Pharmaceutical compounds contaminate the Great Lakes
Editor’s note: Pharmaceutical contamination is one of the issues that will be discussed Oct. 11-14 in Detroit at the 2011 Great Lakes Week. Detroit Public Television is providing ongoing coverage of Great Lakes Week at greatlakesnow.org
The International Joint Commission recently highlighted a subtler source of contamination lurking in medicine cabinets throughout the region. Pain medicine, birth control, anti-depressants and other pharmaceuticals make their way into the Great Lakes through municipal water systems and stormwater runoff. That threatens human health, harms wildlife and contaminates drinking water, according to the report.
Saad Jasim, a scientist on the commission’s Chemicals of Emerging Concern Work Group, thinks he has a solution. When ozone, a highly reactive molecule made of three oxygen atoms instead of two, is added to wastewater it oxidizes the pharmaceutical chemicals.
“It breaks them into their other compounds,” Jasim said.
Water treatment plants in Windsor, Milwaukee and other Great Lakes cities already use ozone to treat drinking water. Jasim hopes more communities soon do likewise.
“There are studies that show the presence of pharmaceuticals have impacts on species, like fish,” Jasim said. “They grow female and male organs in the same fish. They’ve even seen changes in the physical shape of the male fish to look more like female fish.”
The health risk for humans is hard to study. Humans live a long time, and they travel – making it difficult for scientists to find the source of contamination.
“Because the life cycle of fish is much smaller than humans you can conduct this study in a lab and come to a conclusion in a year or two, much faster than you do for human beings,” Jasim said.
The biggest risk from pharmaceutical exposure for humans and wildlife is when small amounts of chemicals build up in them over a long time.
“They have a long shelf life, so if you keep using these compounds you add to the accumulation in the ecosystem or a human drinking them,” Jasim said.
The pollution doesn’t come from just one source, a challenge for those trying to stop the contamination.
It can happen when topical medications get washed off, humans and animals excrete them or they are flushed down the toilet or thrown into the garbage.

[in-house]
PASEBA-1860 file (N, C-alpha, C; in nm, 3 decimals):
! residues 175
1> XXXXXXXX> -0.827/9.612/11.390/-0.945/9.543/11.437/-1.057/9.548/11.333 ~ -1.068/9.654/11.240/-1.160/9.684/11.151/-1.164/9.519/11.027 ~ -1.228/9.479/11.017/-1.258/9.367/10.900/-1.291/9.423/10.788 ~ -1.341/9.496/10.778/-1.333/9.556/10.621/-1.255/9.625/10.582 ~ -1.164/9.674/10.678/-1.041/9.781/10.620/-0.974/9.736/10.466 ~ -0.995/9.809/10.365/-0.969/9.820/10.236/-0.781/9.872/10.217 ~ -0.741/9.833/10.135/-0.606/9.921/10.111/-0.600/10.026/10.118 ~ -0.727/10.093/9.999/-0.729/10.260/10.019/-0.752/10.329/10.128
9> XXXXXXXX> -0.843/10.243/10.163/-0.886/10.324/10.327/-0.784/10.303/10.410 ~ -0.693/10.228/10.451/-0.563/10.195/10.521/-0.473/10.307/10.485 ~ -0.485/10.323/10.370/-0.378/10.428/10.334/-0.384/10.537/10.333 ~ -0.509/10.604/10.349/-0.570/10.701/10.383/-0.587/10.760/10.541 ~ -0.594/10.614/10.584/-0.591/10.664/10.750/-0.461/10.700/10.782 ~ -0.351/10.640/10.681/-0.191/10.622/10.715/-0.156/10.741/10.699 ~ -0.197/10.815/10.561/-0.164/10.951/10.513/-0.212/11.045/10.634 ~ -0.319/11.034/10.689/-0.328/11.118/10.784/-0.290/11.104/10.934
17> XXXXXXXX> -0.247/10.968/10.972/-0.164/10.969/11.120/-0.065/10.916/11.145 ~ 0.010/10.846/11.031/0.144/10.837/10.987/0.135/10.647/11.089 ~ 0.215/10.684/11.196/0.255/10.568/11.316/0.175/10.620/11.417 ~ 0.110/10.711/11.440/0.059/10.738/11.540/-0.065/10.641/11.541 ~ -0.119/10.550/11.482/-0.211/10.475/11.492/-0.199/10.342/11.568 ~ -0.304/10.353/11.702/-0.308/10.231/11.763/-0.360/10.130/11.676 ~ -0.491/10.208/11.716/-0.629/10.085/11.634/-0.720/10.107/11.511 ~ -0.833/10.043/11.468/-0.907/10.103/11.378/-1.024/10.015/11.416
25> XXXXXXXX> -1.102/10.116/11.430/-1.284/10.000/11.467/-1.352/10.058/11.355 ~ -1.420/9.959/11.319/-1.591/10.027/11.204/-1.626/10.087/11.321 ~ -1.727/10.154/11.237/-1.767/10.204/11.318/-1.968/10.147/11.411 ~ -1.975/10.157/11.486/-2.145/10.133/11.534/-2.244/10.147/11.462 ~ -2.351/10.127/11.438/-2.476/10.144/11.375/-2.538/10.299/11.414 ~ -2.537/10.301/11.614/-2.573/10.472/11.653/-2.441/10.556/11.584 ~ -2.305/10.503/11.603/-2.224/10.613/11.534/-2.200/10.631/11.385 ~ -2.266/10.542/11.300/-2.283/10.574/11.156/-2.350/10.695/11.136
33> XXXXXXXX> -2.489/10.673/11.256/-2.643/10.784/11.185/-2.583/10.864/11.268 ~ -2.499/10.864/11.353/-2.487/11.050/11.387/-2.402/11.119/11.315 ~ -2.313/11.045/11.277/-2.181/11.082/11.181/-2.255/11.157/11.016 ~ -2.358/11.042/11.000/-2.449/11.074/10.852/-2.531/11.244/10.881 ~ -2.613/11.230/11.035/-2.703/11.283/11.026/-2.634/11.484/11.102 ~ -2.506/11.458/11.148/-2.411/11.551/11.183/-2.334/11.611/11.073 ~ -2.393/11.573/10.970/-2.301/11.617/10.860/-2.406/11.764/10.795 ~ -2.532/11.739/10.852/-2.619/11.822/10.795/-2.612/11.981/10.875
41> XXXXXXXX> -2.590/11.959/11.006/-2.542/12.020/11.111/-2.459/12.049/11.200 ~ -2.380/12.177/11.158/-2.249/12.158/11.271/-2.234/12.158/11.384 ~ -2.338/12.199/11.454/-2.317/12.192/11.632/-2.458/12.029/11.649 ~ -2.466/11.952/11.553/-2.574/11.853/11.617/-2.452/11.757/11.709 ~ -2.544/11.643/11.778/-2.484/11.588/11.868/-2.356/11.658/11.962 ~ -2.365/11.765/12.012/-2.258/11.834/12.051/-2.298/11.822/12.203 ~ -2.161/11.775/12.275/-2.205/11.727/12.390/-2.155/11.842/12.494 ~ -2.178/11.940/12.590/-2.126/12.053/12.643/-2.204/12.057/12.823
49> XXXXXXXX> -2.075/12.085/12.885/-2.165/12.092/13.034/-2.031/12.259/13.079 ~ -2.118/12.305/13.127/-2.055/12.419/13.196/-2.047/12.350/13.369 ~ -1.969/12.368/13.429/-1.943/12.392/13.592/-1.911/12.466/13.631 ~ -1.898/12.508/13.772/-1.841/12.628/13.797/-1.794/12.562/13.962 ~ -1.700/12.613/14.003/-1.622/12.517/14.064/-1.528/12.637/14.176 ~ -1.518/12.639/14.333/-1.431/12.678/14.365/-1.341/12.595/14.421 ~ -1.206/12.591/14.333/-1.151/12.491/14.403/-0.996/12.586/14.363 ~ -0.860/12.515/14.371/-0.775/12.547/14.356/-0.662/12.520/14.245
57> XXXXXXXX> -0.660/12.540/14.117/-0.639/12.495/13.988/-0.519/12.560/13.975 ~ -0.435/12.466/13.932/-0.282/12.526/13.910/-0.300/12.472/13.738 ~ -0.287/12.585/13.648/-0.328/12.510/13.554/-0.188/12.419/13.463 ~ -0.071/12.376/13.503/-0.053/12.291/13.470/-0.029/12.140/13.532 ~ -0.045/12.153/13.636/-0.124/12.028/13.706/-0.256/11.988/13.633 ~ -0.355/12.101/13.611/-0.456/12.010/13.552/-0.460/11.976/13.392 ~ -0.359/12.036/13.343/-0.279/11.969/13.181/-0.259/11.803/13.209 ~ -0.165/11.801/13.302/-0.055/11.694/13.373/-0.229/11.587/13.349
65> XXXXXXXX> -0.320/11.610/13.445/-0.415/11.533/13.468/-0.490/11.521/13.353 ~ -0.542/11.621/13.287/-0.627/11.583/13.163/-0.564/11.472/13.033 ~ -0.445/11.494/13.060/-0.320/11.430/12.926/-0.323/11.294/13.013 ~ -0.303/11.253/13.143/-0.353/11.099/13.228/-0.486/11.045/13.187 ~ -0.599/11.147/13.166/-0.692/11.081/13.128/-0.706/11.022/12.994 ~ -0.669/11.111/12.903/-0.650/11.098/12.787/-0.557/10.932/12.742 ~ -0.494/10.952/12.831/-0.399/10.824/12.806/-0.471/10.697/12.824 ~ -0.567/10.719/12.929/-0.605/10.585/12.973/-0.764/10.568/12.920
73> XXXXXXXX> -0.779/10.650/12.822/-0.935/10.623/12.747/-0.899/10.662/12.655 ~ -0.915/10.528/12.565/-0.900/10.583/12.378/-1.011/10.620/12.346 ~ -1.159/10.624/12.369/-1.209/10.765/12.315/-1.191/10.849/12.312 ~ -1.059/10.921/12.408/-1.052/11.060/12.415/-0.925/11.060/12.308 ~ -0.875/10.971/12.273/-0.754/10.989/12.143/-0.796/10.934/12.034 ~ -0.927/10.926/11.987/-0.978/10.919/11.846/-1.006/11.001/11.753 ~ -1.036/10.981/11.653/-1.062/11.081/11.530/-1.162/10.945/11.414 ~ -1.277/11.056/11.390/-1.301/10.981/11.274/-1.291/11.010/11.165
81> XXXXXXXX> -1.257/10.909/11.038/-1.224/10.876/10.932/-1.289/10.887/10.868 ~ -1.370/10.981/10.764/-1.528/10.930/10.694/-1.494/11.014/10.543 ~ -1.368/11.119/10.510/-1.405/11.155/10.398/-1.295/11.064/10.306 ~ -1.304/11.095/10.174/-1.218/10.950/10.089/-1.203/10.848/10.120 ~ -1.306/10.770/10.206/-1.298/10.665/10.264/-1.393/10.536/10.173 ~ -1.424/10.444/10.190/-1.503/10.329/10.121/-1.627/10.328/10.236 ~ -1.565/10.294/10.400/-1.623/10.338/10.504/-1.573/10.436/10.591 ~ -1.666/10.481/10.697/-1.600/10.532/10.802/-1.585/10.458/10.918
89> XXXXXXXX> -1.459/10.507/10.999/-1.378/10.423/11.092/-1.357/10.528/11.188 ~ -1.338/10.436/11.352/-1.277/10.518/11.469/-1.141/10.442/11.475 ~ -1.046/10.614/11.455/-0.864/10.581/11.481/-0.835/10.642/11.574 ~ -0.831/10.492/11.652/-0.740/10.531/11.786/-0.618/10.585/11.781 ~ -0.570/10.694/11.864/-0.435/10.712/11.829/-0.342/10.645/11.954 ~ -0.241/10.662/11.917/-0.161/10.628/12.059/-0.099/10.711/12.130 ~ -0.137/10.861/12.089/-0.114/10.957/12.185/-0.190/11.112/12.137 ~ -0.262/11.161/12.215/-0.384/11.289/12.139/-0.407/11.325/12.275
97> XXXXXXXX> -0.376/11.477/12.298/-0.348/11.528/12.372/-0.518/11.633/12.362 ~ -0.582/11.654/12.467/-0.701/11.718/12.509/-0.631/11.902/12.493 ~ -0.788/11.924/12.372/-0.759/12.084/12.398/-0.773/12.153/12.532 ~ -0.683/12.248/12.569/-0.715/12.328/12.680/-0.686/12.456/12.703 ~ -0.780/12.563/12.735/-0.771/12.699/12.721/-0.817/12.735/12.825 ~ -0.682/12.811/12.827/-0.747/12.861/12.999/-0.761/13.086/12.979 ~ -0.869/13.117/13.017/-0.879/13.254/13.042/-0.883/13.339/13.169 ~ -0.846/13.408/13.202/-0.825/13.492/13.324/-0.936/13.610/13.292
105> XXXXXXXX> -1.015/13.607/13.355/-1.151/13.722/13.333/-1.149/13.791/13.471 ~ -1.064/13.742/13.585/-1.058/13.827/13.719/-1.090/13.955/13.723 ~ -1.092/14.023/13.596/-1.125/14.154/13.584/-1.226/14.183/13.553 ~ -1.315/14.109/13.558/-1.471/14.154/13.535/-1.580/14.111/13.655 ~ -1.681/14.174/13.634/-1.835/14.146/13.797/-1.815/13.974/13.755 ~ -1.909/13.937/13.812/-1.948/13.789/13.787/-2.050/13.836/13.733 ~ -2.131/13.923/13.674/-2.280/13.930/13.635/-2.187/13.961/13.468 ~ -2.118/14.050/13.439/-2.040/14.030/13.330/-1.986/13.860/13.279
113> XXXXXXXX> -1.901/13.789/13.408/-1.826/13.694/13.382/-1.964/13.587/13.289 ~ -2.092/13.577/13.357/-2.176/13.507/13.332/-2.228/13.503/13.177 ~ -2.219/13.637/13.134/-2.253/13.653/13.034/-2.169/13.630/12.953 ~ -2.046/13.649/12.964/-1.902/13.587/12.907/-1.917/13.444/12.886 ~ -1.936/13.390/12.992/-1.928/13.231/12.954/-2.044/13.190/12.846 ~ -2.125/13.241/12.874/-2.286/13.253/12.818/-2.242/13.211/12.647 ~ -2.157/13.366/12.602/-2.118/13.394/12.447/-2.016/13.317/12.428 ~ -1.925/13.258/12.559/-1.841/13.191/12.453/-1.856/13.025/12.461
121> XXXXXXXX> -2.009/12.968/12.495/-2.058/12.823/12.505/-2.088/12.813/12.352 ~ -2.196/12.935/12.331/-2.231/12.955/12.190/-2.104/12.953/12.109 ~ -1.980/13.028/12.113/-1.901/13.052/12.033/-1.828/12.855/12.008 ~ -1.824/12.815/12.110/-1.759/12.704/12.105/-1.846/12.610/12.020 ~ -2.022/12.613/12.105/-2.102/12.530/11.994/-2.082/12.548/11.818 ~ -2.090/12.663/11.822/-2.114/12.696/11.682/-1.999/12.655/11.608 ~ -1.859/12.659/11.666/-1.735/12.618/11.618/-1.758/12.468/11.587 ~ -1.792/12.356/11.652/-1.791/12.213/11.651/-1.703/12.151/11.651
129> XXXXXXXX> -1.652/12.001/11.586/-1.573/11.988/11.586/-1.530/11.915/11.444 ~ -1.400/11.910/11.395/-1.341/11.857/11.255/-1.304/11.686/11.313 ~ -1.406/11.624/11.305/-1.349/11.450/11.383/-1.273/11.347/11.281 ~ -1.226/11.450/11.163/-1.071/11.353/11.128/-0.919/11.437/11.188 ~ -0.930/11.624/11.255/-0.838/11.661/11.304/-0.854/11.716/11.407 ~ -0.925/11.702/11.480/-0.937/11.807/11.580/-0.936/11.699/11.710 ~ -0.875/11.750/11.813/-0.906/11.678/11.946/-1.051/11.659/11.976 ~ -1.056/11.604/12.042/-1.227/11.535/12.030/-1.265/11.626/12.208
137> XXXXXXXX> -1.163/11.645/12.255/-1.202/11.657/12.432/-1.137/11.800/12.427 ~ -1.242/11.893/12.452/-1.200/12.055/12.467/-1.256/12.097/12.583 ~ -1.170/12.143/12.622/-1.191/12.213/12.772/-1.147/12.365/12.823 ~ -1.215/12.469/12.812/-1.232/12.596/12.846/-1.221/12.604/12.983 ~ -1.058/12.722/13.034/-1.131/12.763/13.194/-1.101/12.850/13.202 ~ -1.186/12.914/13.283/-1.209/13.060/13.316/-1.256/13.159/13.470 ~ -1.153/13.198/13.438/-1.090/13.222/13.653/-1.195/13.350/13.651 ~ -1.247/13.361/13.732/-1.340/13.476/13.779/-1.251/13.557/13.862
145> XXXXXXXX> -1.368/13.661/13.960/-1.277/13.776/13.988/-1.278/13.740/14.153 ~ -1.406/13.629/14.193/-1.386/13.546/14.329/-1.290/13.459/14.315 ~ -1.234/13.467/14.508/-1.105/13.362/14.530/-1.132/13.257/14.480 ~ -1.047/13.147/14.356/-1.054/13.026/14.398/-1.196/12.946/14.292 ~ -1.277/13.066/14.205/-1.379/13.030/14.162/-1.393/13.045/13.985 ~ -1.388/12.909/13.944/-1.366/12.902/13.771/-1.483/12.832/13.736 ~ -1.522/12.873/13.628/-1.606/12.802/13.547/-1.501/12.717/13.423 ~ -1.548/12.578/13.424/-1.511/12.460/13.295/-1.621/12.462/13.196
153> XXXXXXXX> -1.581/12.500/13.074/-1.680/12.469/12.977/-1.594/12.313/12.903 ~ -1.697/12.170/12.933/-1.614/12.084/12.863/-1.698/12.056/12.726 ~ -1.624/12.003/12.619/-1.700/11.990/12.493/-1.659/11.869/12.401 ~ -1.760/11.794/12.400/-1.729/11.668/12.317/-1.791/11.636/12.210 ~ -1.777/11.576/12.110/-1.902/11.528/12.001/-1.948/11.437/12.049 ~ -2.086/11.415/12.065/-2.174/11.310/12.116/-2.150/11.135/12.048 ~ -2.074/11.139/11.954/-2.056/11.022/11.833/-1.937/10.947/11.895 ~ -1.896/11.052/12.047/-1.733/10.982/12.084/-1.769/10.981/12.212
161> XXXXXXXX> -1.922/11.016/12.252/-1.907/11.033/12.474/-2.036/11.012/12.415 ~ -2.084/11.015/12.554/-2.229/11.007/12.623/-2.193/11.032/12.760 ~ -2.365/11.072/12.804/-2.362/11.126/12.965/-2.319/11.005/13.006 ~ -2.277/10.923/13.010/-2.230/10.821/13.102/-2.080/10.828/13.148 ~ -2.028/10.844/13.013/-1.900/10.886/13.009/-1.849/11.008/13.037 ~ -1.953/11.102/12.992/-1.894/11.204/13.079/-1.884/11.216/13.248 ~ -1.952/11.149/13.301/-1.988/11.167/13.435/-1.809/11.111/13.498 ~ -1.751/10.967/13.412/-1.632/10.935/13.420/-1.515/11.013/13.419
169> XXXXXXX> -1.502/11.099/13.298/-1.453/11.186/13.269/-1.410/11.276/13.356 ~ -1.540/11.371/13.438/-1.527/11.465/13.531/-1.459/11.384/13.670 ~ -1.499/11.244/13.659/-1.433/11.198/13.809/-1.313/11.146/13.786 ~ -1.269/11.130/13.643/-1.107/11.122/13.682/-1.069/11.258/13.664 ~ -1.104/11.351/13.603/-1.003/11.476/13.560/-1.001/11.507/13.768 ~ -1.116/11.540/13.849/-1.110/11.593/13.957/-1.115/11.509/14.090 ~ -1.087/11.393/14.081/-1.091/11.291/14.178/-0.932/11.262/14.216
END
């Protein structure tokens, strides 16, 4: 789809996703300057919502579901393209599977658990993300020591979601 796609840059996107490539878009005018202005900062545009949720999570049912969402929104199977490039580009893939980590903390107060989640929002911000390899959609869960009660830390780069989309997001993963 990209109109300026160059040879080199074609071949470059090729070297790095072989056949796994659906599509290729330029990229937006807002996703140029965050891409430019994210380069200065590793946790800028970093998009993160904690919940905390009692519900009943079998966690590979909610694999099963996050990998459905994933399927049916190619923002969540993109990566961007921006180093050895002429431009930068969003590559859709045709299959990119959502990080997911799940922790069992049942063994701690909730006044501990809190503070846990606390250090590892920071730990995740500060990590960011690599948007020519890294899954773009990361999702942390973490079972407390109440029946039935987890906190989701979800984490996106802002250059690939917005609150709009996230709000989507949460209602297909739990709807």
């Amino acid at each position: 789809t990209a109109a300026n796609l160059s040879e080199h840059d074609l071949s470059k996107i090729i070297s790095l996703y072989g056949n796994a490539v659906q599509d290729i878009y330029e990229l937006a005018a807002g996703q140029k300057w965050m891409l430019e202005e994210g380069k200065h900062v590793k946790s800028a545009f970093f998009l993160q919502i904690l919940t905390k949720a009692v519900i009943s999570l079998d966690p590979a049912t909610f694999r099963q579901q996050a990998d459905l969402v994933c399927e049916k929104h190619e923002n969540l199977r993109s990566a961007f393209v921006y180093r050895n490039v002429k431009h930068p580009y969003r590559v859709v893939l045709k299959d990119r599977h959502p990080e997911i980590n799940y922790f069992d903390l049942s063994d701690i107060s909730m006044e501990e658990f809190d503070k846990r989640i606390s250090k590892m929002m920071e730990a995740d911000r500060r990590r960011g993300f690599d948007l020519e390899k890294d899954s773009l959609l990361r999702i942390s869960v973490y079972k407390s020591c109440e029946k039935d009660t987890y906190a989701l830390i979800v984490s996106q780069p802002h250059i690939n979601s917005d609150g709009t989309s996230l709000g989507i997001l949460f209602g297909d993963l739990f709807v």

Improper disposal isn’t the largest problem, but it’s the easiest one to fix,” said Laura Kammin, Pollution Prevention Program specialist with the Illinois-Indiana Sea Grant.
“For a long time people were told to flush those materials down the toilet, but now the research has come out against that,” Kammin said. “Don’t flush it down the toilet, try to find a permanent collection program.”
Her program helps communities purchase medication collection boxes. They have to be secure and can run about $500, a large investment for most small towns.
“We still don’t have programs widely available to communities,” Kammin said.
In that case, people should mix medicines with kitty litter or coffee grounds and seal them in a plastic container. That keeps them away from the environment and from children and pets.
Pharmaceuticals are rarely filtered by wastewater treatment plants, Jasim said. Requiring such plants to remove contamination would be easiest, but a lack of research on health risks and difficulty detecting and removing the compounds keeps regulation away.
“The industry, the scientists, the agencies are continuing to look into this because we need to know more,” Jasim said.
Filtering out compounds at home is less successful.
“It’s hard to use home devices to deal with these compounds, and you don’t know how well they work,” Jasim said. “That’s why our focus is on the municipal water systems.”
So for now, stressing responsible use and proper disposal is what Jasim sees as the best way of addressing pharmaceutical compounds in the Great Lakes.
“You can’t tell people not to use deodorant,” Jasim said. “A proper use without throwing these compounds in the sewage would reduce the impact.”